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Plant a Pollinator-Friendly Garden

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Plant a Pollinator-Friendly Garden

Pollinators like bees, butterflies, and hummingbirds not only bring beauty and life to our gardens, they also play an important role in fostering healthy plant and animal life. Pollination is the process of transferring pollen from the male part of a flowering plant to the female part of another flowering plant. This exchange fertilizes the plant, allowing for seed and fruit production. 


Pollination is crucial for healthy and productive fruiting and flowering plants. It also supports the larger ecosystem. For instance, when a blueberry bush is pollinated by a bee, it will produce fruit. The fruit will then feed wildlife, birds, and humans. The benefits of pollination reverberate throughout the ecosystem, fostering healthy and vibrant plant and animal life.


If you're ready to plant a pollinator-friendly garden, there are a few basic rules to follow.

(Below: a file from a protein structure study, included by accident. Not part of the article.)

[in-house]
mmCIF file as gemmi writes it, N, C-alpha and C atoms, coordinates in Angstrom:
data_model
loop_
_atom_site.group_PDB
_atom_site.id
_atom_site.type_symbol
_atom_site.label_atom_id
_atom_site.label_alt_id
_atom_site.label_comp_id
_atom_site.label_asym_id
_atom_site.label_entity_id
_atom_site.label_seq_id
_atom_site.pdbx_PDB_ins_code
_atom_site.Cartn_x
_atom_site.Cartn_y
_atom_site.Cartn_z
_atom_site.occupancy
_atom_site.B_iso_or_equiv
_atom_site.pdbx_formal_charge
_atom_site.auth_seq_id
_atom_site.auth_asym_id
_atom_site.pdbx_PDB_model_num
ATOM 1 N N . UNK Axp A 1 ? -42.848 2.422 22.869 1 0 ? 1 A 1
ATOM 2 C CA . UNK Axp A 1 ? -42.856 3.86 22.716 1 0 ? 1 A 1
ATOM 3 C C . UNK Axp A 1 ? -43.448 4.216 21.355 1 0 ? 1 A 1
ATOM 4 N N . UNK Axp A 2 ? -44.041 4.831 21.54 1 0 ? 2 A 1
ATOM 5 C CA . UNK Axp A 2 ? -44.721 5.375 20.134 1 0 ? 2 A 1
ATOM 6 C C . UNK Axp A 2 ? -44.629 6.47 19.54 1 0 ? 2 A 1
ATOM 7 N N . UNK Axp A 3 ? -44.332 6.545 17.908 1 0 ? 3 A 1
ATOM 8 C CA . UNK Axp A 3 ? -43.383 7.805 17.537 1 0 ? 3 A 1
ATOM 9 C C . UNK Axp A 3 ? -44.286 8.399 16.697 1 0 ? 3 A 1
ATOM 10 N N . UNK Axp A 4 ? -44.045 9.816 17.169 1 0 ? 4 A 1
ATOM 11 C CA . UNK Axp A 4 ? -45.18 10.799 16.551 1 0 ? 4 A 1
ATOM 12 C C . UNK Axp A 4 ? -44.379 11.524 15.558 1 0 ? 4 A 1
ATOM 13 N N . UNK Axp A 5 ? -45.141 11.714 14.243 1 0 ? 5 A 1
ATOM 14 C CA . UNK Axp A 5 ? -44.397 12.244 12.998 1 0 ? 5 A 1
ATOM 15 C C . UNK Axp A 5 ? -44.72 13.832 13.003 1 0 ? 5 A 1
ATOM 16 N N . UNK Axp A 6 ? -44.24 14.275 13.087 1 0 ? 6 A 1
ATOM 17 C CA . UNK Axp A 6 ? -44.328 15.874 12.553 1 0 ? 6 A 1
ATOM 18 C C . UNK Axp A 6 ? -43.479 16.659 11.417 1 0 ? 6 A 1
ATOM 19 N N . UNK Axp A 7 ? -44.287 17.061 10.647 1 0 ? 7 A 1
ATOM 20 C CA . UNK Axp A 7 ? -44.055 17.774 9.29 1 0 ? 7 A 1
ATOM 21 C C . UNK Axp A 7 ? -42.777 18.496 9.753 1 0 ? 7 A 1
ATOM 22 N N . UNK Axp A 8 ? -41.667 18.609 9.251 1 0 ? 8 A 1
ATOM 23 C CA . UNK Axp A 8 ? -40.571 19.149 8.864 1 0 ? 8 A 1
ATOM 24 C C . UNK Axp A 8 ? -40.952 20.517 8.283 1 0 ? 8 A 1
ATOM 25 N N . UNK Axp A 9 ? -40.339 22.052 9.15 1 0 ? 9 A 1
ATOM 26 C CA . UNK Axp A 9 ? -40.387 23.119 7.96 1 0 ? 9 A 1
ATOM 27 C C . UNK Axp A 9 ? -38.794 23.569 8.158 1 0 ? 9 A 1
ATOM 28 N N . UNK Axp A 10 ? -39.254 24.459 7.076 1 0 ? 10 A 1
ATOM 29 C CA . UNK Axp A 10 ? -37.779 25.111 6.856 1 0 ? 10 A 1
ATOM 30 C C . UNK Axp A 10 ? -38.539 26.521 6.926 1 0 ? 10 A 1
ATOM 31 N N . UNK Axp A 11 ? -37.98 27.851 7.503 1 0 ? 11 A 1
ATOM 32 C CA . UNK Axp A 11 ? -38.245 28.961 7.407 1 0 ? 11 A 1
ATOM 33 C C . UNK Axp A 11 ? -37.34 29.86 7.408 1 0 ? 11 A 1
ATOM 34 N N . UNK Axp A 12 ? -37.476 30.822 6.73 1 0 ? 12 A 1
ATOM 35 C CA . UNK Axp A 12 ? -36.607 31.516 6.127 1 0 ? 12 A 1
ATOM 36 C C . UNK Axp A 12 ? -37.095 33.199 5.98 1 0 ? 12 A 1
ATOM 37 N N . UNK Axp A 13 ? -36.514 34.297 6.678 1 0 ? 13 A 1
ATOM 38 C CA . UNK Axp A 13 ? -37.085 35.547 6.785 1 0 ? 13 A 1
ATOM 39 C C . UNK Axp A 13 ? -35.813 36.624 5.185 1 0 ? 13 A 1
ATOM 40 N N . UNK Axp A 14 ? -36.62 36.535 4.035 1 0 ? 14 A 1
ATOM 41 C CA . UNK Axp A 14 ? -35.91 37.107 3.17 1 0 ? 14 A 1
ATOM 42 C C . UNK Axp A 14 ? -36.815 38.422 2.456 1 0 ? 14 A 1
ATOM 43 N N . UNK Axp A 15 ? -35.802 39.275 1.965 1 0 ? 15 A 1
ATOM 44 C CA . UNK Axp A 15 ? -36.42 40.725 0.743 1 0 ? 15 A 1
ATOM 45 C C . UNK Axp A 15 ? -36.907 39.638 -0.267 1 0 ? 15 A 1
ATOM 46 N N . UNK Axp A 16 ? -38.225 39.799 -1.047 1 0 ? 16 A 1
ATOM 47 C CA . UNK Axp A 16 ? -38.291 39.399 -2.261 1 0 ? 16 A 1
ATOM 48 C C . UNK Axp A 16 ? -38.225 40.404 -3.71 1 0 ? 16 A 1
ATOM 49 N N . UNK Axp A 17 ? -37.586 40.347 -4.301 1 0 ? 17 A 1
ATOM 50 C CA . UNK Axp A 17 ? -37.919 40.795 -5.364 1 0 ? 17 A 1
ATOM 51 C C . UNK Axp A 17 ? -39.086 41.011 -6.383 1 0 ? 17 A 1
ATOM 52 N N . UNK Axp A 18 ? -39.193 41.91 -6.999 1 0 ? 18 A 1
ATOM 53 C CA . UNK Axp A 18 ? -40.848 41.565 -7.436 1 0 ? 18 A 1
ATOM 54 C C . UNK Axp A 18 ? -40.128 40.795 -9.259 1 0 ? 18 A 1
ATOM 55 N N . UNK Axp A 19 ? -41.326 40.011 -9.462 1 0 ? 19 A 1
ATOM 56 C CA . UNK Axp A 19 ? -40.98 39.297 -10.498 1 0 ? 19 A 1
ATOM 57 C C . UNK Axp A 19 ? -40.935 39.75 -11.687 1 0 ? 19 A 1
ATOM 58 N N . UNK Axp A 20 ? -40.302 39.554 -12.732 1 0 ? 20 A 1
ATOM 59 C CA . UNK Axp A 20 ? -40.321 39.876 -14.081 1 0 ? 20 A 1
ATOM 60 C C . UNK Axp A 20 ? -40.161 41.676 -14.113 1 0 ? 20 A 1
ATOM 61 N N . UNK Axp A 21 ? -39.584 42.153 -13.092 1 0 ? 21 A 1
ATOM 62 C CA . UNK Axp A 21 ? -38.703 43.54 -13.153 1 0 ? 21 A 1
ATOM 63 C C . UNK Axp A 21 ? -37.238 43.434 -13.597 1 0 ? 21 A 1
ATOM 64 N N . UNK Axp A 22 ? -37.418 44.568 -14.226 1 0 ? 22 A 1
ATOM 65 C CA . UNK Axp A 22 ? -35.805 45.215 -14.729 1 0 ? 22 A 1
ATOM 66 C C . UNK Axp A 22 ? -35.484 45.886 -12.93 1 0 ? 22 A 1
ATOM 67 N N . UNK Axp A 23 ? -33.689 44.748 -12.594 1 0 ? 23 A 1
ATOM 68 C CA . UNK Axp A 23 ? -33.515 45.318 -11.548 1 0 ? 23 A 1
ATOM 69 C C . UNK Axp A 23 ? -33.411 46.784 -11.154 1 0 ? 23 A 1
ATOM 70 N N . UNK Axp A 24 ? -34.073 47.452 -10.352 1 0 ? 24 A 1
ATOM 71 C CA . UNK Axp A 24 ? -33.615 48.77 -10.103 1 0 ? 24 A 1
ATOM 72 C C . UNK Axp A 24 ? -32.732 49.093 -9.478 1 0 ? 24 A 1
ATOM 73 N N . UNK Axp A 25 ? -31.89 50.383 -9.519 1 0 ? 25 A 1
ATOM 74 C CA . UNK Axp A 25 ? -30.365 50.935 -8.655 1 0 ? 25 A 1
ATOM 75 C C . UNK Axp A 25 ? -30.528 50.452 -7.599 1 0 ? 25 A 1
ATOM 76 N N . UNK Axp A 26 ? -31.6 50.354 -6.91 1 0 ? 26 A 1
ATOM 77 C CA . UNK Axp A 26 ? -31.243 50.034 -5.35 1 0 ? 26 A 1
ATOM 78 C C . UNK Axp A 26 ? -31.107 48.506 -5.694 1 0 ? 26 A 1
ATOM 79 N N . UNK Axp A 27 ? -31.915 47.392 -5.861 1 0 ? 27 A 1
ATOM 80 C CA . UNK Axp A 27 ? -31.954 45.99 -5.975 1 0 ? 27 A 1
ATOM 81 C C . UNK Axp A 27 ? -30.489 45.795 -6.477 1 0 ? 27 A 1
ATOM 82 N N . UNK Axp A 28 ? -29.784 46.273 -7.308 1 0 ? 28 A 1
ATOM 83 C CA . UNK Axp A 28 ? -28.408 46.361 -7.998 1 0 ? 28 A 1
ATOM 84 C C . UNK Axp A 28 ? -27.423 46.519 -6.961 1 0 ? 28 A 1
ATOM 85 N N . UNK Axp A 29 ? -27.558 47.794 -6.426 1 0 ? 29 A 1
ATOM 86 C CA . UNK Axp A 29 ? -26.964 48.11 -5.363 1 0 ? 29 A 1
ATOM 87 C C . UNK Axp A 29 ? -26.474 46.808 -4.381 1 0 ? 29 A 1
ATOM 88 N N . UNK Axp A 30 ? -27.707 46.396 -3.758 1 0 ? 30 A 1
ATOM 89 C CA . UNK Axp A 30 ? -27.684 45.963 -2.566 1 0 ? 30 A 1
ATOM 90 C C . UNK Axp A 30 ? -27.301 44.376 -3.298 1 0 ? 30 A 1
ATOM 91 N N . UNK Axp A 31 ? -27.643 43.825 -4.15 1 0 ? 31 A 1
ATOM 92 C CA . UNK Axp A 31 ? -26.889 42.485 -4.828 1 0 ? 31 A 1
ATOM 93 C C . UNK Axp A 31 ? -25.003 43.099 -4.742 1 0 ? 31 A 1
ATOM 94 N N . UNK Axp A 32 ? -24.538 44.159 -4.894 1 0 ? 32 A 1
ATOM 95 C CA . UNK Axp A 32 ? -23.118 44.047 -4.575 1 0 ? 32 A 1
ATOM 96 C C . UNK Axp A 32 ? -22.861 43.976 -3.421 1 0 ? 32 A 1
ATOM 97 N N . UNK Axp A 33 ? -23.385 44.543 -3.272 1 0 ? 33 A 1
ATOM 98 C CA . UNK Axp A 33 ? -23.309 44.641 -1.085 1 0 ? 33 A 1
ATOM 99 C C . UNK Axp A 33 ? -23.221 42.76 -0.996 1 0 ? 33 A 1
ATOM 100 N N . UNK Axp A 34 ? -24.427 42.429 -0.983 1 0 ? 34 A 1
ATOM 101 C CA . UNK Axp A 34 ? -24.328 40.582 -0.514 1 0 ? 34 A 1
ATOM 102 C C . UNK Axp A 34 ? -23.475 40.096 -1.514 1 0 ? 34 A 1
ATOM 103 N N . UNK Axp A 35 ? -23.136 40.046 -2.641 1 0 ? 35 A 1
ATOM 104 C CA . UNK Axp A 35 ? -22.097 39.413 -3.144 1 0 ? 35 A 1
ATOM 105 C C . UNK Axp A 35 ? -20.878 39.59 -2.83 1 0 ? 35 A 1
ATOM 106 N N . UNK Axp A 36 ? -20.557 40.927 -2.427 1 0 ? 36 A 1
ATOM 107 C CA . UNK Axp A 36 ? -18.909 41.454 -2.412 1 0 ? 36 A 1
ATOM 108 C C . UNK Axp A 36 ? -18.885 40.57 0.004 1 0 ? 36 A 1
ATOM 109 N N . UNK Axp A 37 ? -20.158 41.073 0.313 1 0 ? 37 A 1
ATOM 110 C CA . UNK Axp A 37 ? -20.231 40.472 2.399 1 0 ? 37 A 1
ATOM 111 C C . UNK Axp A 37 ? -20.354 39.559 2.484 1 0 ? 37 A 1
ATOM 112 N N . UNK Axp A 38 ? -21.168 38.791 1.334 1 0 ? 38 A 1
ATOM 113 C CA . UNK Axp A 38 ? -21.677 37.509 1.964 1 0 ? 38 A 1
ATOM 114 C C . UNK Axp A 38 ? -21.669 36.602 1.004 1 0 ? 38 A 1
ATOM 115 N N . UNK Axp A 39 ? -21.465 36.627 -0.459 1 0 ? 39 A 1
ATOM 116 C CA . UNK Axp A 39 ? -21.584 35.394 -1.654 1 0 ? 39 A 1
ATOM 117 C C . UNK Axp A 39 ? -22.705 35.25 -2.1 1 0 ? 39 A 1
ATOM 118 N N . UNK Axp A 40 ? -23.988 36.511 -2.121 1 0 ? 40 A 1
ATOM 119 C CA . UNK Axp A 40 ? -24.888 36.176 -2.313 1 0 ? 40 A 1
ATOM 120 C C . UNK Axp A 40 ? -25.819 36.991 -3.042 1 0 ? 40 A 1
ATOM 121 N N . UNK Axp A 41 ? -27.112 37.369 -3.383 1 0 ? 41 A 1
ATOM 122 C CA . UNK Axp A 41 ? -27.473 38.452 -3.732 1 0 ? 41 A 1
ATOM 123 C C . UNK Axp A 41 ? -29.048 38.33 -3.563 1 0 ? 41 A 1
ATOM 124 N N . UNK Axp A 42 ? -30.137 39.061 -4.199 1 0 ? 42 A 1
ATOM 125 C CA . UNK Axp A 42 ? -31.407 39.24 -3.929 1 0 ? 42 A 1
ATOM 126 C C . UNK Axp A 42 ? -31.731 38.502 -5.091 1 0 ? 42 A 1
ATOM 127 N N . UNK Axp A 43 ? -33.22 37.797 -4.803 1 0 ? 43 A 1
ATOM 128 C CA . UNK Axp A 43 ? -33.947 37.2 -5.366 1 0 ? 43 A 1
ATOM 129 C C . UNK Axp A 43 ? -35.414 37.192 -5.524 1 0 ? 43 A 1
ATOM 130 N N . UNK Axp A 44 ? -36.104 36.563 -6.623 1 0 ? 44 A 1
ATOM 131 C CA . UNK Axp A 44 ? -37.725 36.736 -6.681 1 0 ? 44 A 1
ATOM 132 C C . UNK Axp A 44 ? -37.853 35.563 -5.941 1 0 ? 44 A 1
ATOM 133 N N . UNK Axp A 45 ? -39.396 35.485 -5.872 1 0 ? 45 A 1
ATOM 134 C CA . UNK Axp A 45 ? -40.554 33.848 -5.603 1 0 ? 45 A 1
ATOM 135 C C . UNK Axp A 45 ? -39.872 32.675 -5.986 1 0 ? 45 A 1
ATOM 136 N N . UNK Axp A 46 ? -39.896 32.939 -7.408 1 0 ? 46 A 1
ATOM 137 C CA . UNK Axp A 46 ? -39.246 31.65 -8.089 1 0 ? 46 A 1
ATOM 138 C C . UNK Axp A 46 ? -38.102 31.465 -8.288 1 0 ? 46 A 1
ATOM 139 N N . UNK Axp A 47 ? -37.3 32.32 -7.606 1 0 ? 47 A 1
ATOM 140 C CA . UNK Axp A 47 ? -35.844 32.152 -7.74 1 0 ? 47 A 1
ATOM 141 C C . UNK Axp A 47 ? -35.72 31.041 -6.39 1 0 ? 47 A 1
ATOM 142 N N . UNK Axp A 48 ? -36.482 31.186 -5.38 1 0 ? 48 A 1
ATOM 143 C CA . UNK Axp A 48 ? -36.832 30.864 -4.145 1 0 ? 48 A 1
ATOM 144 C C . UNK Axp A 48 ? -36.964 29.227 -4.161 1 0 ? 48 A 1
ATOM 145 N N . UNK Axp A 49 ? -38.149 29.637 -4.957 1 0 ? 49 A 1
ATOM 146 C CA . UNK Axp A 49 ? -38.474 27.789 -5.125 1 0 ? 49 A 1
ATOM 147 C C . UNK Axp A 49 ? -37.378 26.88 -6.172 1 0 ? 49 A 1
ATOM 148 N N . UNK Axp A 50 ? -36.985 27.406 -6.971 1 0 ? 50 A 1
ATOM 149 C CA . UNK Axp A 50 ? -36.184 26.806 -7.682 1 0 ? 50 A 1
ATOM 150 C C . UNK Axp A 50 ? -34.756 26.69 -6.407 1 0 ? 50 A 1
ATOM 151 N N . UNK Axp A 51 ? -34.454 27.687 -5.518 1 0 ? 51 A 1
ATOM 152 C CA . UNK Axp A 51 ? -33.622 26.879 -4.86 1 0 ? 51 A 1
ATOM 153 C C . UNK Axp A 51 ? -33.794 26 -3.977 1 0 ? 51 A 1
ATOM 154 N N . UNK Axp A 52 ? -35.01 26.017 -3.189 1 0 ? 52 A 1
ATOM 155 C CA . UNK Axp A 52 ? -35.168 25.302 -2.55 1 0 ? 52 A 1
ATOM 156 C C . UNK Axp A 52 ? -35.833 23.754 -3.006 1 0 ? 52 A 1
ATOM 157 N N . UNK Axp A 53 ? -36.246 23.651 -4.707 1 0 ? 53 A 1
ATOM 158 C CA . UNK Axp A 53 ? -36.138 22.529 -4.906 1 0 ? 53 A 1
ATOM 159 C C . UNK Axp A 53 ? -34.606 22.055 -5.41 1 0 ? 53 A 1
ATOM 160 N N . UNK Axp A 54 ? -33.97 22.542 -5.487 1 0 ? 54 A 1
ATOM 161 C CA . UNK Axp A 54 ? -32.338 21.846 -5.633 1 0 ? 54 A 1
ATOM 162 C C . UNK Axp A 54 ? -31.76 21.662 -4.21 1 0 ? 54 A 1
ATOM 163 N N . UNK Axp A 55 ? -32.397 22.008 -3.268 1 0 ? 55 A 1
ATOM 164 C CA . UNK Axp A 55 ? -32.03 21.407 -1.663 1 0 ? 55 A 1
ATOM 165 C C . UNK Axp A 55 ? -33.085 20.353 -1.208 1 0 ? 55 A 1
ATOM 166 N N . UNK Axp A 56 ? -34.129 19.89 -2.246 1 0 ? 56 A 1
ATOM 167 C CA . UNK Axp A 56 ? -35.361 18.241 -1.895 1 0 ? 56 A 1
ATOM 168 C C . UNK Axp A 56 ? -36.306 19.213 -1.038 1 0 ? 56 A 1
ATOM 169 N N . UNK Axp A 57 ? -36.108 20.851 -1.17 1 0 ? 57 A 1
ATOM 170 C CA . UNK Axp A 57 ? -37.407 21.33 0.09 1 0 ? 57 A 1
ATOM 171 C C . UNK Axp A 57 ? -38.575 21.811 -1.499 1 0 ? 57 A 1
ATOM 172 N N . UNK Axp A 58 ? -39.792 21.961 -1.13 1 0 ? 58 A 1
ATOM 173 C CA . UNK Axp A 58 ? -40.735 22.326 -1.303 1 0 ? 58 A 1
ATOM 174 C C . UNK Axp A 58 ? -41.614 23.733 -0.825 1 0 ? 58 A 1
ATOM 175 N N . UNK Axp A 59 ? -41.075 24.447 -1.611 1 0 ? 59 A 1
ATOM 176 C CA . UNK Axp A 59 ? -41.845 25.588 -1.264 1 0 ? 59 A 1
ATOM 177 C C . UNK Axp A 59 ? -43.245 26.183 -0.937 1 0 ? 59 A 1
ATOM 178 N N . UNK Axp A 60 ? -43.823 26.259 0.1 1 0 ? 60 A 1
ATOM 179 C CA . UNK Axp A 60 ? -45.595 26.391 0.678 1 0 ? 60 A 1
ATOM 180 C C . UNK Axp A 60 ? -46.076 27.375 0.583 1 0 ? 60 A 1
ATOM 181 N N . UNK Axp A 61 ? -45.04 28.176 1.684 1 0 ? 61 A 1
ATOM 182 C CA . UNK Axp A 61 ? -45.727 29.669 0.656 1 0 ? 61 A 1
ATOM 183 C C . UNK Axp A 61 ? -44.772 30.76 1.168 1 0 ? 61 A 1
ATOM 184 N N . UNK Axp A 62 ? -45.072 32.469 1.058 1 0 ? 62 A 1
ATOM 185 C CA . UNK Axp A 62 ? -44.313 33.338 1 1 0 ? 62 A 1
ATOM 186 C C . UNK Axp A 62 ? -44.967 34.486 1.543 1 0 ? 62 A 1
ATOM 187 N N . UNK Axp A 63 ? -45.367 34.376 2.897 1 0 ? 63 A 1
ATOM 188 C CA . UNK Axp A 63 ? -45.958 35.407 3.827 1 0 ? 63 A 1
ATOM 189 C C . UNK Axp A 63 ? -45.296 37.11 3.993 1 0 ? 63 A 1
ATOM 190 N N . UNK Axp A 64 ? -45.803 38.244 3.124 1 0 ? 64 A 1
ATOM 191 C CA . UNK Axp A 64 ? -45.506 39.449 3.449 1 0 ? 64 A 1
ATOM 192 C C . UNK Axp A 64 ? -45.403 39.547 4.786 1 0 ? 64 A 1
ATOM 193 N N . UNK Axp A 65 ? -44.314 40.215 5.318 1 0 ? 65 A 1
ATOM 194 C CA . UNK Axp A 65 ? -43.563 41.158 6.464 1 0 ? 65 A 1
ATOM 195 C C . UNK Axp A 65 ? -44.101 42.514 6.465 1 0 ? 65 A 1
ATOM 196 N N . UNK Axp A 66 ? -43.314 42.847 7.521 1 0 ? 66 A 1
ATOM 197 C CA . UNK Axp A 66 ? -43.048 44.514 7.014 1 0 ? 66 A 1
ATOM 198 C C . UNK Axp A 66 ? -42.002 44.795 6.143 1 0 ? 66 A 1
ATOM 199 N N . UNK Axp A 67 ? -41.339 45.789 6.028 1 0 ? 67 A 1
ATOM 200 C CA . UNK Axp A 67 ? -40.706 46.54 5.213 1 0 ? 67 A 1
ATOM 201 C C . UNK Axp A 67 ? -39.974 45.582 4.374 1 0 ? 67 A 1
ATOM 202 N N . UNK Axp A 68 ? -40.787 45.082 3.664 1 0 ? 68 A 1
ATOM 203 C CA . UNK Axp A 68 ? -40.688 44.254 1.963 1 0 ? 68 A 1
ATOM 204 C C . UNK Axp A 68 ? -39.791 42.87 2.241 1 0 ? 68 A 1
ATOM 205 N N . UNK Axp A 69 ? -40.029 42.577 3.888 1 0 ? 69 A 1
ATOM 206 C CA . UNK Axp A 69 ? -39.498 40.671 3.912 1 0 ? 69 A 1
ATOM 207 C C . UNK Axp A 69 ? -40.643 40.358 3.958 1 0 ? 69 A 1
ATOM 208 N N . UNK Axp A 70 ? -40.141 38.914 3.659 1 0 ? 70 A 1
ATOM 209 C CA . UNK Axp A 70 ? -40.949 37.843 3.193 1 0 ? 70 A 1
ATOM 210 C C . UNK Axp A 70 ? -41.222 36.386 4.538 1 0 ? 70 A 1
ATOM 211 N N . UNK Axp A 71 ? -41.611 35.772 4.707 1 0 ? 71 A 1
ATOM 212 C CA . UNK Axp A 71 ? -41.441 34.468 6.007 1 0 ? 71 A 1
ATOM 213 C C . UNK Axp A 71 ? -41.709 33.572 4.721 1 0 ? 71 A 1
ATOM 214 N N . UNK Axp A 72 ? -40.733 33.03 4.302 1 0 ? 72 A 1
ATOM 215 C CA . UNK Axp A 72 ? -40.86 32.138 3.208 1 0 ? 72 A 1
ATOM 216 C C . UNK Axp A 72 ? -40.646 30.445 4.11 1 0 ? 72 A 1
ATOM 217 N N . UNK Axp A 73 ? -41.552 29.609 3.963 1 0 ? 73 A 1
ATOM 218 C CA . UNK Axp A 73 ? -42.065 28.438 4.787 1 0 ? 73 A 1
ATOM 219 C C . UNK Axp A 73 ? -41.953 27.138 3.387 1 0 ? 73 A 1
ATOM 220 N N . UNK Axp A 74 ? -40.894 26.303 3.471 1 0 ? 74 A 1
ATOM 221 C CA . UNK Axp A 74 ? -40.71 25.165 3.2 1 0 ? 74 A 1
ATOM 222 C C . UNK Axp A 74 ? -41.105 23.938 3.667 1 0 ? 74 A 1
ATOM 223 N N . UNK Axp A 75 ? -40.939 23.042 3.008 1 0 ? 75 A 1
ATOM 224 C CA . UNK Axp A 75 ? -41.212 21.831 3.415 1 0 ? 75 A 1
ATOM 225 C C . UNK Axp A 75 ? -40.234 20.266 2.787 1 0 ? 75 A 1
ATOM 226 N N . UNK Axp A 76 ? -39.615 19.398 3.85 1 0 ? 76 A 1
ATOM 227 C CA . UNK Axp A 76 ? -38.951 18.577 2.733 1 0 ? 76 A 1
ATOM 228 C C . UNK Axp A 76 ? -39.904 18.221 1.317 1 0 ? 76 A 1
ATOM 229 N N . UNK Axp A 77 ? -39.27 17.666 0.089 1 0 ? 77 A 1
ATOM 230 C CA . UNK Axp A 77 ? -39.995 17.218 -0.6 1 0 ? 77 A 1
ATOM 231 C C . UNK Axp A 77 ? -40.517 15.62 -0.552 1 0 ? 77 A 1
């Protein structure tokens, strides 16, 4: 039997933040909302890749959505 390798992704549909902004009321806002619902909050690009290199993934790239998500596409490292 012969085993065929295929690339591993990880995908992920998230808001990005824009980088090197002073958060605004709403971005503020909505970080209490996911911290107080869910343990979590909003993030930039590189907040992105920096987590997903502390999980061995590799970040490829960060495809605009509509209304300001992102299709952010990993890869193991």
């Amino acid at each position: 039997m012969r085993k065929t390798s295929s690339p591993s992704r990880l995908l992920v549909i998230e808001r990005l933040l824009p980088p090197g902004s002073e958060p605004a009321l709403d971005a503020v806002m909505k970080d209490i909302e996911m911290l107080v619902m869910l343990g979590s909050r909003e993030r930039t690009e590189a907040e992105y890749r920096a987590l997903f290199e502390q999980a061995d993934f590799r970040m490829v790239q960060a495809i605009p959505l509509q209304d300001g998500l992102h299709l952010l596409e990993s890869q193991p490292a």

1. Plant flowering species with staggered flowering periods. You want to create an environment that sustains pollinators in the long term, and the best way to do so is plant a variety of species that bloom during the entire growing season.


2. Do not use harsh chemicals or pesticides. These can harm pollinators, and may play a part in colony collapse disorder.


3. Use native species when possible. We carry a wide range of Southeastern native flowering species, check them out here


4. Plant large patches of flowering species together to create plenty of fodder for the pollinators.


5. Focus on plants with simple flowering structures. Many flowering species, like roses, have been bred for high petal counts, which can obscure the reproductive organs of the plant. Focus on plants that have open blooms.


6. Be patient! It may take some time for pollinators to find your garden, and for your plants to mature. 


7. Do your research. One of our landscape specialists would be happy to help you to pick out flowering plants that will add beauty and beneficial pollinators to your garden. 


Shop for pollinator-friendly plants>>


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